Baltimore’s farewell to local rap artist Tyriece Watson took a New Orleans flavor Friday; a somber funeral in the morning at the Empowerment Temple AME Church in Park Heights and an upbeat community repast in the afternoon at Pennsylvania Avenue and McMechen Street. But instead of jazz, the music was hip-hop.
Watson, known as Lor Scoota, was shot and killed June 25 as he was leaving a peace rally at Morgan State University. Police continue to look for a suspect in his murder.
The threat of rain was not going to stop anything.
“If it starts raining out here, for real, we partying in the rain,” the DJ told the crowd.
The rain held off. And the crowd celebrated the life and legacy of Scoota; a son of Baltimore who not only remembered where he came from but chronicled that life.
“He was a young artist who came up in Baltimore that really took the youth and the new generation and advocated for them,” said Daniel Burton who added Scoota was “a good guy.”
Dashane Woodson was in jail the day Scoota was killed and was released Monday the day of his vigil. For him, Scoota was a motivator.
“He came from nothing; for real, for real,” Woodson said. “He show you that you can make it out; you feel me? You got believe in yourself.”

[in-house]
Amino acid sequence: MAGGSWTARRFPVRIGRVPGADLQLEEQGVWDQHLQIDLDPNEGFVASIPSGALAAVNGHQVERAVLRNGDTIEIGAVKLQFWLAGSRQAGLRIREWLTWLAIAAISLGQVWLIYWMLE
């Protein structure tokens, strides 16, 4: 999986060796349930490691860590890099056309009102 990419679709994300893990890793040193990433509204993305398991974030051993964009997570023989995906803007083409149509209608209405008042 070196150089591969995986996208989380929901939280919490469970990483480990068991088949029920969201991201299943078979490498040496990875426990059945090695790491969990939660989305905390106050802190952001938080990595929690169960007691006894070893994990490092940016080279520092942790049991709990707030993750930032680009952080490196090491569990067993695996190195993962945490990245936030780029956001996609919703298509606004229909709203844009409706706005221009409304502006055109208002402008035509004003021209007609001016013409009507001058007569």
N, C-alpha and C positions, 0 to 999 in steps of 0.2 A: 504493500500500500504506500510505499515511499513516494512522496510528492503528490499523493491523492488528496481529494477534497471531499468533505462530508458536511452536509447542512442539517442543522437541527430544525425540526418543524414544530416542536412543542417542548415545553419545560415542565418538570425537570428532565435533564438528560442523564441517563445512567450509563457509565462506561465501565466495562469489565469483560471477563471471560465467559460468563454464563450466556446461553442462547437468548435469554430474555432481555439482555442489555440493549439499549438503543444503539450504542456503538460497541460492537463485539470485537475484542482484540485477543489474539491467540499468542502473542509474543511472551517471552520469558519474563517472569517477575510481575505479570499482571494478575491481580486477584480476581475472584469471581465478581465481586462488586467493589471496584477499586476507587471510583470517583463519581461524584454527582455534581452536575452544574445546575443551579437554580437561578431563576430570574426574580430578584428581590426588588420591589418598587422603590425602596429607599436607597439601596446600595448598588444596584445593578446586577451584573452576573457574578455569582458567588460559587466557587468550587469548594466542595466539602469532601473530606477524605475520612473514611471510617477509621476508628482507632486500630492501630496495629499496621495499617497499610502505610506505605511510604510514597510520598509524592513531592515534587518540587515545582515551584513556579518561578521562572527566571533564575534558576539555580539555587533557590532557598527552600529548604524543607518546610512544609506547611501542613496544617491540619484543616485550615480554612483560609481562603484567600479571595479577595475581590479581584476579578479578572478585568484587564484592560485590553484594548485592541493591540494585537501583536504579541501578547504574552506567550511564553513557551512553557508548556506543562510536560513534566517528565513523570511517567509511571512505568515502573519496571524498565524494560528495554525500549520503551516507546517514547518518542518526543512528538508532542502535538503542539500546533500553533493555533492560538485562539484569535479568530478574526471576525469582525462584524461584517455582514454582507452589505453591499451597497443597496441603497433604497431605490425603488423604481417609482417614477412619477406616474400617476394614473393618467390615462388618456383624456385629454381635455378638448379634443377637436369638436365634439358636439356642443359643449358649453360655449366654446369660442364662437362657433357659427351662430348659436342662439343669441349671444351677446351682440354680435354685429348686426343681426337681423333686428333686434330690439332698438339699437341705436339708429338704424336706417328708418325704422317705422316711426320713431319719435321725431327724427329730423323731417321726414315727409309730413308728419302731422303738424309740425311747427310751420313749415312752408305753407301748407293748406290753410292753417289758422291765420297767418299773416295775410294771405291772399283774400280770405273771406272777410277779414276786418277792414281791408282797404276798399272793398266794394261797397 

Woodson also said he is going to Job Corp for two years and work towards becoming a doctor.
The repast was about positivity and healing for people who held Scoota in high regard. Police officers took part in the celebration. They brought water for the coolers and charcoal for the grill.
Police Commissioner Kevin Davis said it was important for him to be there personally as well as his department.
“It’s more important for [people] to see police officers who patrol their communities interact with them in a respectful way each and every day,” he said.
The officers, who Davis said was there to be peacekeepers, were engaged with the community. One officer took pictures of the repast. Others waited in the food line for burgers and hot dogs to come fresh off the grill of Duane “Shorty” Davis; a community activist who makes his living by cooking. And he doesn’t mind sharing his craft where there is positivity in the community.
“I cook for the homeless; I cook anywhere; I do free books and barbeque. We’ve given away over 100,000 books in eight years,” he said.
Davis says he wants the image of Baltimore from “The Wire” to change and see young people improve their lives.
“I want the young people to learn that they can come to the older people and see there’s a better way of life,” he added. “To do better, you got to see better. And that’s the only way you gonna change; we have to show’em better.”